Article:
That's it: That was Vietnam. Eighteen-year-old boys weighing the pros and cons of enlistment, life in Canada, or suicide. That is a piercing dilemma at a tender time in the life of a man, and millions of young men faced it – often without even the essential luxury of having someone sympathetic to talk to about it.
It was an era of strong opinions. Which side are you on?
My brother saw that he would be unable to avoid the draft, so he enlisted in the Navy. In his misery he turned to drugs and began a struggle against addiction that continues to this day.
Anybody who lived in America in the 60's and early 70's was, to a greater or lesser degree, wounded by the war in Vietnam. My sister's children, far too young to remember the war, moved from Air Force base to Air Force base during their father's tours of duty, never understanding that his life – and their family – was at grave risk throughout. Just think: A bullet takes a different trajectory, or a bomb explodes at a different moment, and they are fatherless babies. Today they'd be making a regular trek to DC to touch his name, carved into that imperious stone, and wonder about the father they never got to know.
But it didn't shake out that way. Their dad will be attending his son's wedding in January.
They lucked out.
By the time those babies were waiting for Daddy to come home, I was in the streets with thousands of others, protesting for an end to the war and learning to fear and distrust the U.S. government. My faith: another small casualty of the Vietnam War.
The Pentagon Papers revealed the political corruption and cynicism with which the war began and escalated, and further eroded public confidence in the country of which we all really wanted to be proud. And, after we finally declared peace and pulled out of Vietnam, so many scandals and betrayals of public trust ensued that it truly seemed that our national karma had come back to bite us on the butt – again and again.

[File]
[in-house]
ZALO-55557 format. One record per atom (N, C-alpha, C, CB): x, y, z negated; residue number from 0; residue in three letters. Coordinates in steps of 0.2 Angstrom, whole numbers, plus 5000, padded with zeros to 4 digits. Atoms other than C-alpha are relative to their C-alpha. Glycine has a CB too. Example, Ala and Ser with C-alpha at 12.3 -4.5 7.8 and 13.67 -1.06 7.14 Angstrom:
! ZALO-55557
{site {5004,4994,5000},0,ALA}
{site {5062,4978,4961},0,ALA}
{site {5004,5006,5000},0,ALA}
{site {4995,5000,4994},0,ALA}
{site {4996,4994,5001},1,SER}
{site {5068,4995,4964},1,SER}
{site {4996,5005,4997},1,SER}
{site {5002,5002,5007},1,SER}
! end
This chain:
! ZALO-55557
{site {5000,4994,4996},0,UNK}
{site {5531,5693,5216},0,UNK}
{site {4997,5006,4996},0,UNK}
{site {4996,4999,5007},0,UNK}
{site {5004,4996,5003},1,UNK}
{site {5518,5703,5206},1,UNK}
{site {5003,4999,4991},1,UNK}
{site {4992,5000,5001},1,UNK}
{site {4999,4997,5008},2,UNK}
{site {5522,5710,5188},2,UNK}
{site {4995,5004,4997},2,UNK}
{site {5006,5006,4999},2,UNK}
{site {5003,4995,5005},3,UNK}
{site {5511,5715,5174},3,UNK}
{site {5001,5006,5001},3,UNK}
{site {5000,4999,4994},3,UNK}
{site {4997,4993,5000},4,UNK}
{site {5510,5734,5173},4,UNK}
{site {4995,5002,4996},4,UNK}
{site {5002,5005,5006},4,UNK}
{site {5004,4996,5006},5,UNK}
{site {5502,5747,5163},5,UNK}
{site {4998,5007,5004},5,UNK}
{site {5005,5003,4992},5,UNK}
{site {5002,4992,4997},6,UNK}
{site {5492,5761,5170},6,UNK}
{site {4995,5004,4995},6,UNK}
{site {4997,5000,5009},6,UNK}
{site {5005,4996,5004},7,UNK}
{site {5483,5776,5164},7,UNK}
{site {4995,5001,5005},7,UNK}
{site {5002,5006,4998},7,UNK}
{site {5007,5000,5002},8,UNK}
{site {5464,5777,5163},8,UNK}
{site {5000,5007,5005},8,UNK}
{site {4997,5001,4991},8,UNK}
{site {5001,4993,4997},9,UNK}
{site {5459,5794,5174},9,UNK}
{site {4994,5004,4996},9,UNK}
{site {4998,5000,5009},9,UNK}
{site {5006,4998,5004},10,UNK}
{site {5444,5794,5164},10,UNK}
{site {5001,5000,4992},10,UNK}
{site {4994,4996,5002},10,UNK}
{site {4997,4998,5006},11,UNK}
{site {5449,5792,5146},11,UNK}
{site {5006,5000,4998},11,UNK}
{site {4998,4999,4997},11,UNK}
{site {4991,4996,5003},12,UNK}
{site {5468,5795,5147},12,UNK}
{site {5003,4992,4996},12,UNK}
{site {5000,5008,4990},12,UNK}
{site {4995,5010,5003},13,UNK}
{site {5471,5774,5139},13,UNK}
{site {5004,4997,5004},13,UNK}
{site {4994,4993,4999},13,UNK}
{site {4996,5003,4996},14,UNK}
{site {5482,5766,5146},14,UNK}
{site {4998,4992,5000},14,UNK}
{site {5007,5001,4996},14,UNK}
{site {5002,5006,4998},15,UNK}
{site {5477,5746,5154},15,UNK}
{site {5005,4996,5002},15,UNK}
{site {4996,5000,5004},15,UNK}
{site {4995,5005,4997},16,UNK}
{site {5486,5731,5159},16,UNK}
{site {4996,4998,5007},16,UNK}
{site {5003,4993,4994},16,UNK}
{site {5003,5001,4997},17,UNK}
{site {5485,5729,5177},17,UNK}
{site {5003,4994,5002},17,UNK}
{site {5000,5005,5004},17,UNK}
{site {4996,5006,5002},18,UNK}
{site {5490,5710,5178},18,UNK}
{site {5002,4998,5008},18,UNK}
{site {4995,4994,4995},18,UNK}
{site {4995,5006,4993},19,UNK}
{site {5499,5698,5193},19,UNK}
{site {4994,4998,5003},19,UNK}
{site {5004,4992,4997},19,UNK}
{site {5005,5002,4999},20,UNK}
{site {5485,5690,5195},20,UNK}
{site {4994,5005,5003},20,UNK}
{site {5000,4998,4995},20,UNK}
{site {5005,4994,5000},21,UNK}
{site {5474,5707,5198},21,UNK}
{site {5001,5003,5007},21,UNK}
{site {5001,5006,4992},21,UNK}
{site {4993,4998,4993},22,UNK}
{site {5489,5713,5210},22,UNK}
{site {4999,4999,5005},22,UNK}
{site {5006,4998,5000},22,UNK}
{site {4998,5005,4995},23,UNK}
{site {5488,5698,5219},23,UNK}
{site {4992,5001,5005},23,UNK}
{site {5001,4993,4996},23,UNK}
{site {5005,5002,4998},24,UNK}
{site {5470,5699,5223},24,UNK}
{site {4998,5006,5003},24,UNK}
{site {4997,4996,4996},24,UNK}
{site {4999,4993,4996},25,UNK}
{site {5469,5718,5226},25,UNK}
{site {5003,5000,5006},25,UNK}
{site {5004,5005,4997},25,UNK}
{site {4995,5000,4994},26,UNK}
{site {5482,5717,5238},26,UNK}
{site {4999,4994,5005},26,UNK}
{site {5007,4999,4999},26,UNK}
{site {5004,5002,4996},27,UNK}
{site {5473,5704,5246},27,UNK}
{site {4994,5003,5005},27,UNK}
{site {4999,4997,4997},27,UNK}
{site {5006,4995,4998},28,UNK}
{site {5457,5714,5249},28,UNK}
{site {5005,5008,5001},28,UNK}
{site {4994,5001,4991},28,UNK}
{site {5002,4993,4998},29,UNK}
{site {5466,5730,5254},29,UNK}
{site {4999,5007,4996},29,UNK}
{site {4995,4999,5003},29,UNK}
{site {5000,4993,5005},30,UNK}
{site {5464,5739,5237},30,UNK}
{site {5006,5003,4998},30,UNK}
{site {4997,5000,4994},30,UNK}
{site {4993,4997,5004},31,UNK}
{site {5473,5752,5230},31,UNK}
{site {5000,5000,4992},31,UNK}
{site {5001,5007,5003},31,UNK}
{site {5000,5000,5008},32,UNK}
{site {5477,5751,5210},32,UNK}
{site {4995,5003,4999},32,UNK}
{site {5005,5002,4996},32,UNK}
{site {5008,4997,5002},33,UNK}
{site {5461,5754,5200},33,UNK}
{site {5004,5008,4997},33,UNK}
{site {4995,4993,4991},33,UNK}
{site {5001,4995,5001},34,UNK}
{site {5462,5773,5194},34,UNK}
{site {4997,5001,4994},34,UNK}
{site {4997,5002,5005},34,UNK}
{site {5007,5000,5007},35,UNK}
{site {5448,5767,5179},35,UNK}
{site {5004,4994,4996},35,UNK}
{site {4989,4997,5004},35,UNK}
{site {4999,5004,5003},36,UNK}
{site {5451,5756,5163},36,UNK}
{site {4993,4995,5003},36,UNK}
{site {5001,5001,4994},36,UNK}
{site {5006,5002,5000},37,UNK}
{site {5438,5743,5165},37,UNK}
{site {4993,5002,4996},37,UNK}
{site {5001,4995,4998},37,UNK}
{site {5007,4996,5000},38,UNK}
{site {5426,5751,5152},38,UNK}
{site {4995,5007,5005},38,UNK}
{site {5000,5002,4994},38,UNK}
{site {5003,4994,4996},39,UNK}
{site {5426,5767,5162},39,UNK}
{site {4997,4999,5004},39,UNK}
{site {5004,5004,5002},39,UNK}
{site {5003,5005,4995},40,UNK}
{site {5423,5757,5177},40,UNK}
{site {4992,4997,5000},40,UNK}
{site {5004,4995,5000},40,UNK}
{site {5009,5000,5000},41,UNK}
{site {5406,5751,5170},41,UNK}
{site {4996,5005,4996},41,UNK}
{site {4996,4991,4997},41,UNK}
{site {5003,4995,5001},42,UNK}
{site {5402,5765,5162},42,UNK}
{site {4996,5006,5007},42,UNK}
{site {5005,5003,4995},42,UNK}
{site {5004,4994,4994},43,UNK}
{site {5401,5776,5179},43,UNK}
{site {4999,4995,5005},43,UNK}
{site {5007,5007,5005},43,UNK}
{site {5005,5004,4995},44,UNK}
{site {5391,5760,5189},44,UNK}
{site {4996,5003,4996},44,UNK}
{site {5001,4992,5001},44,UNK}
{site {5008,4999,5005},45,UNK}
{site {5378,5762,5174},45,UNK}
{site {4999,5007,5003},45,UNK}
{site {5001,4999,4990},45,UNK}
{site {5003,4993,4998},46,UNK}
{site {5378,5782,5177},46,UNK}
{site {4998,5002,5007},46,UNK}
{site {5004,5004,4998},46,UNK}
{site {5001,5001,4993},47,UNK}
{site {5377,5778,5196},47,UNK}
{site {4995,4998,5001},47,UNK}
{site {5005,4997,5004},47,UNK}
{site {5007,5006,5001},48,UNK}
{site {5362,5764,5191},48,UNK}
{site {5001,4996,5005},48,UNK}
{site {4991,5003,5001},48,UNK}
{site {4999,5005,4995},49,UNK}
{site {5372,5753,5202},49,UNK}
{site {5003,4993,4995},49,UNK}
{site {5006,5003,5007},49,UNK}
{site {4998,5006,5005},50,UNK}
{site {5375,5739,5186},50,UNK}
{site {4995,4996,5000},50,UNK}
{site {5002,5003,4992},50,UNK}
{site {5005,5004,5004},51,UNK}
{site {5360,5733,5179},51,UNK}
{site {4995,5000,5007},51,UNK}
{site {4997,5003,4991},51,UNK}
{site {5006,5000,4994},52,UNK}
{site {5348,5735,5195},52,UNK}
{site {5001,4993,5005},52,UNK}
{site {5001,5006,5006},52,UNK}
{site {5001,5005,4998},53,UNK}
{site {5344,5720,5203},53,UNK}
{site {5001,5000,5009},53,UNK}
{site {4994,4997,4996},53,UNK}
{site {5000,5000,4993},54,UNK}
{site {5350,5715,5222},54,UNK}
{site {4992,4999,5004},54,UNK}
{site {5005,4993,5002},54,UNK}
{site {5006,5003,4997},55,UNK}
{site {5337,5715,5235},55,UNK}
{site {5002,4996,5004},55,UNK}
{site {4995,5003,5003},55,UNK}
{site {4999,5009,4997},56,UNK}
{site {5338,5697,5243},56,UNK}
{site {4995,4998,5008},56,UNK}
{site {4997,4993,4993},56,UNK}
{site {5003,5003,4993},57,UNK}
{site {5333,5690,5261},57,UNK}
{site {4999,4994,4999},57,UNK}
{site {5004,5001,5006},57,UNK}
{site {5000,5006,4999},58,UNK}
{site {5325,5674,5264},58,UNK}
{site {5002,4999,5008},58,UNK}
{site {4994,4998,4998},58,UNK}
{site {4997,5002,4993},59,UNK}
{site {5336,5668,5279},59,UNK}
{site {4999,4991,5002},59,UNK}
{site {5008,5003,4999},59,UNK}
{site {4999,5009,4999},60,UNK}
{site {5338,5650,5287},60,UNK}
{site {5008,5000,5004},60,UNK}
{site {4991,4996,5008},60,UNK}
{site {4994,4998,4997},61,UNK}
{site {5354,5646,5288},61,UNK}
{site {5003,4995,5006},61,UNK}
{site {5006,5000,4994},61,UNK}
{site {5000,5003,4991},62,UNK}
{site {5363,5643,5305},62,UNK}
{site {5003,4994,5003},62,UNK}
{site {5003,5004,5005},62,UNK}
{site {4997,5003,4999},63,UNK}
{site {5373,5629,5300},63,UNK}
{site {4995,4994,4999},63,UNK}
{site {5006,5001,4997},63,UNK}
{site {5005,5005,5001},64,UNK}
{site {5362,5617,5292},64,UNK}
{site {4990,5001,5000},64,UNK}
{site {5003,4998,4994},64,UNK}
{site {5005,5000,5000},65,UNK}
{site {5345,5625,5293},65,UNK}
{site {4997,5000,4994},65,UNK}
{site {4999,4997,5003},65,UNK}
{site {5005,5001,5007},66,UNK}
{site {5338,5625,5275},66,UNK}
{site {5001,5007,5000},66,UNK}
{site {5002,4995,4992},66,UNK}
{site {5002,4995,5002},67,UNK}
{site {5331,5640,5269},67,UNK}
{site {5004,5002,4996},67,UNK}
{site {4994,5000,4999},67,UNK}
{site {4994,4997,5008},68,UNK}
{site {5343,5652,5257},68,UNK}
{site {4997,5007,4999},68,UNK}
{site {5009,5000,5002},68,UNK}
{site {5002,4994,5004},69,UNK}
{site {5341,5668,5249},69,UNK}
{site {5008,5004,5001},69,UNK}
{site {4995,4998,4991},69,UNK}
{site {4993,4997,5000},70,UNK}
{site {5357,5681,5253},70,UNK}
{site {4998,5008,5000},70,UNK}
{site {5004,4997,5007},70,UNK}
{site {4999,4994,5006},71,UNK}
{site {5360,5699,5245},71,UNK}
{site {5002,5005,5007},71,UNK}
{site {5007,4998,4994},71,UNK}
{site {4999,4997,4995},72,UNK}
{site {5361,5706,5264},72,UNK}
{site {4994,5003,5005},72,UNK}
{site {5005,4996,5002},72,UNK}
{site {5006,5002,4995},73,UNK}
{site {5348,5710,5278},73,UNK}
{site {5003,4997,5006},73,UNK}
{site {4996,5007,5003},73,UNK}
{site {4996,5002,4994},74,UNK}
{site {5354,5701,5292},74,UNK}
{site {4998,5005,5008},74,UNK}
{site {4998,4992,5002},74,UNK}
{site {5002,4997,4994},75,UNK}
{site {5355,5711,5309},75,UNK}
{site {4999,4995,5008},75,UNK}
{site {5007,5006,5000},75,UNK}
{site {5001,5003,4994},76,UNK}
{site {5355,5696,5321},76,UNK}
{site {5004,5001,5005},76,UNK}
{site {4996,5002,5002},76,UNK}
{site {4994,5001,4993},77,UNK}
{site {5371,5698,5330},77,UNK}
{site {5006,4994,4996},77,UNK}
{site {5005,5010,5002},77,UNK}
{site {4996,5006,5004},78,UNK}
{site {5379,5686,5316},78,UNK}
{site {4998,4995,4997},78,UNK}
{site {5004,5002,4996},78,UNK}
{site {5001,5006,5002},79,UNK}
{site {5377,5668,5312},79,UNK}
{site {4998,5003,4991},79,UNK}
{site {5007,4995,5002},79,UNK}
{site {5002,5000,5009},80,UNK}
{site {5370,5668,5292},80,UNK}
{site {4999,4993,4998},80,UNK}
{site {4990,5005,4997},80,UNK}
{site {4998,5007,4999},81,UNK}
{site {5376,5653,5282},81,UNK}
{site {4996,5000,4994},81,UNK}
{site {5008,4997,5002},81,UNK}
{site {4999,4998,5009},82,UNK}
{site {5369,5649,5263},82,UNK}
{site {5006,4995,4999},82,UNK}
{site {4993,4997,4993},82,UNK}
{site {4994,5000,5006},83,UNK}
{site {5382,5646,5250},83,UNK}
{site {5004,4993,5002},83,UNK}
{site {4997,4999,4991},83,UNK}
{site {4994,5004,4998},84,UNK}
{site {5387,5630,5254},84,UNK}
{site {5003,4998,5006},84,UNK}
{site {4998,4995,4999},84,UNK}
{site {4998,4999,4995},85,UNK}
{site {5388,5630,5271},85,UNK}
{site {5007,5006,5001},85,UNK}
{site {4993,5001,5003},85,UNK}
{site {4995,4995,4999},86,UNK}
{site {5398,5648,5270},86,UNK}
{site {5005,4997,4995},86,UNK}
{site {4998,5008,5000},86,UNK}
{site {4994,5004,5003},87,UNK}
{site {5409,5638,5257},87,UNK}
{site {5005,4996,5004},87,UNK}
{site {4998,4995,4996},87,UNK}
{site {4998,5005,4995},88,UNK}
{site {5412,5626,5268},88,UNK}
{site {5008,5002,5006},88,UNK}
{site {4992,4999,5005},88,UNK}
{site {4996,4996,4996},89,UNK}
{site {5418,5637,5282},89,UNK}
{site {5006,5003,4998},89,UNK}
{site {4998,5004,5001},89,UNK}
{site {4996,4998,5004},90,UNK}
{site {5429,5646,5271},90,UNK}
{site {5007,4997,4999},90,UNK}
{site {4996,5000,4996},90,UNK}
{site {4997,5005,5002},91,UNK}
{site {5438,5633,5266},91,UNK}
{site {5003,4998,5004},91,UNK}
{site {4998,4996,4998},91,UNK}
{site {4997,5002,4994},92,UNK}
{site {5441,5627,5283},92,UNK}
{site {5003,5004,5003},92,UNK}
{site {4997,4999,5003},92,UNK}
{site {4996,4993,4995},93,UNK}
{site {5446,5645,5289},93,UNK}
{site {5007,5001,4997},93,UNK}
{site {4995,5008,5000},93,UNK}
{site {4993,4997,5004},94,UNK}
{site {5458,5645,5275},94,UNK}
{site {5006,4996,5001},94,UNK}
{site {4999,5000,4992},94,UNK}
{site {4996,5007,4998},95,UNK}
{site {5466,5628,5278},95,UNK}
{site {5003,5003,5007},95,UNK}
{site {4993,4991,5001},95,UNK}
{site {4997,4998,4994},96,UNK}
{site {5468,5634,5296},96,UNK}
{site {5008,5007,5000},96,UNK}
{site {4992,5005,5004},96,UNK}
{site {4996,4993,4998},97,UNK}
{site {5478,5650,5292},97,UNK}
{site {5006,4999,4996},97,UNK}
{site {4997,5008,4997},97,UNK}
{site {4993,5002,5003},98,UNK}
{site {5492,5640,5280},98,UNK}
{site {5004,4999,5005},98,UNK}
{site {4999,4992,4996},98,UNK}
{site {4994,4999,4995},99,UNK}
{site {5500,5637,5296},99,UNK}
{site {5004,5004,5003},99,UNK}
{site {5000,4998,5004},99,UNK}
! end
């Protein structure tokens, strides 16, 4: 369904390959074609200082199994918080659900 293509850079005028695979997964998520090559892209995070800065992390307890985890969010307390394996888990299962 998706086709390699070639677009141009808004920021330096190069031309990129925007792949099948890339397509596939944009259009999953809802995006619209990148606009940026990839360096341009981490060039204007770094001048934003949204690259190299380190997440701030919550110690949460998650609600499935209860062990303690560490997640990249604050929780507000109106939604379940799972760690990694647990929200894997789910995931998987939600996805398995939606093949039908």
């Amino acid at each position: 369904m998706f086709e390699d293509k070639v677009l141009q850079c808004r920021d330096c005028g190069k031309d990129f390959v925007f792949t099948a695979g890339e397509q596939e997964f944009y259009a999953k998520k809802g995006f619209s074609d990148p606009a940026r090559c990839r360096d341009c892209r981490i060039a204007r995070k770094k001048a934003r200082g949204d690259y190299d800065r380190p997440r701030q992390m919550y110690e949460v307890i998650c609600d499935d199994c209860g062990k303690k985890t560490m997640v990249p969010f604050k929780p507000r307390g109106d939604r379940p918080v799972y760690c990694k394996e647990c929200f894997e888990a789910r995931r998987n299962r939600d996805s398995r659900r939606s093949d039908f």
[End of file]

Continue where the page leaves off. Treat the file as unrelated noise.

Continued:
At last count, it's still going on. Will any President of the United States ever be trusted again?
If you count up all the dead, most of the victims of that war are not listed on the Wall.
Conspicuously absent are the names of the Vietnamese who died at our hands. We never bothered to count up their dead. The wall that bears all those names would scarcely fit on that hill in Washington DC. I guess the Vietnamese can build their own wall, now that they're doing business with the world in this here global economy. I hope they'll be able to ho-ho-Ho Chi Minh all the way to the bank.
(And for what it's worth – and that's a helluva lot – the United States would be doing a lot better in today's global economy if so many of our dollars hadn't been poured into the destruction of southeast Asia. We could have housed the homeless, fed the hungry, given our children a first-class education and helped others, but we built bombs instead. Vietnam was a bad deal all around, unless you happened to be an arms merchant.)
I didn't deliver the bombs that killed Vietnamese men, women and children. I didn't coldly plot atrocities of war in secret. I didn't pull the trigger that deprived a family of their father, or son, or daughter. But I paid taxes that supported the government that did these things. They (we) killed mercilessly, secretly, indiscriminately – for no reason, no damned reason at all. Even when our political "leaders" knew the whole effort in Vietnam was utterly futile, they persisted in decimating the people and the land of tiny countries – for no damned reason at all. And we let them. That is a heavy burden of guilt we Americans all carry together.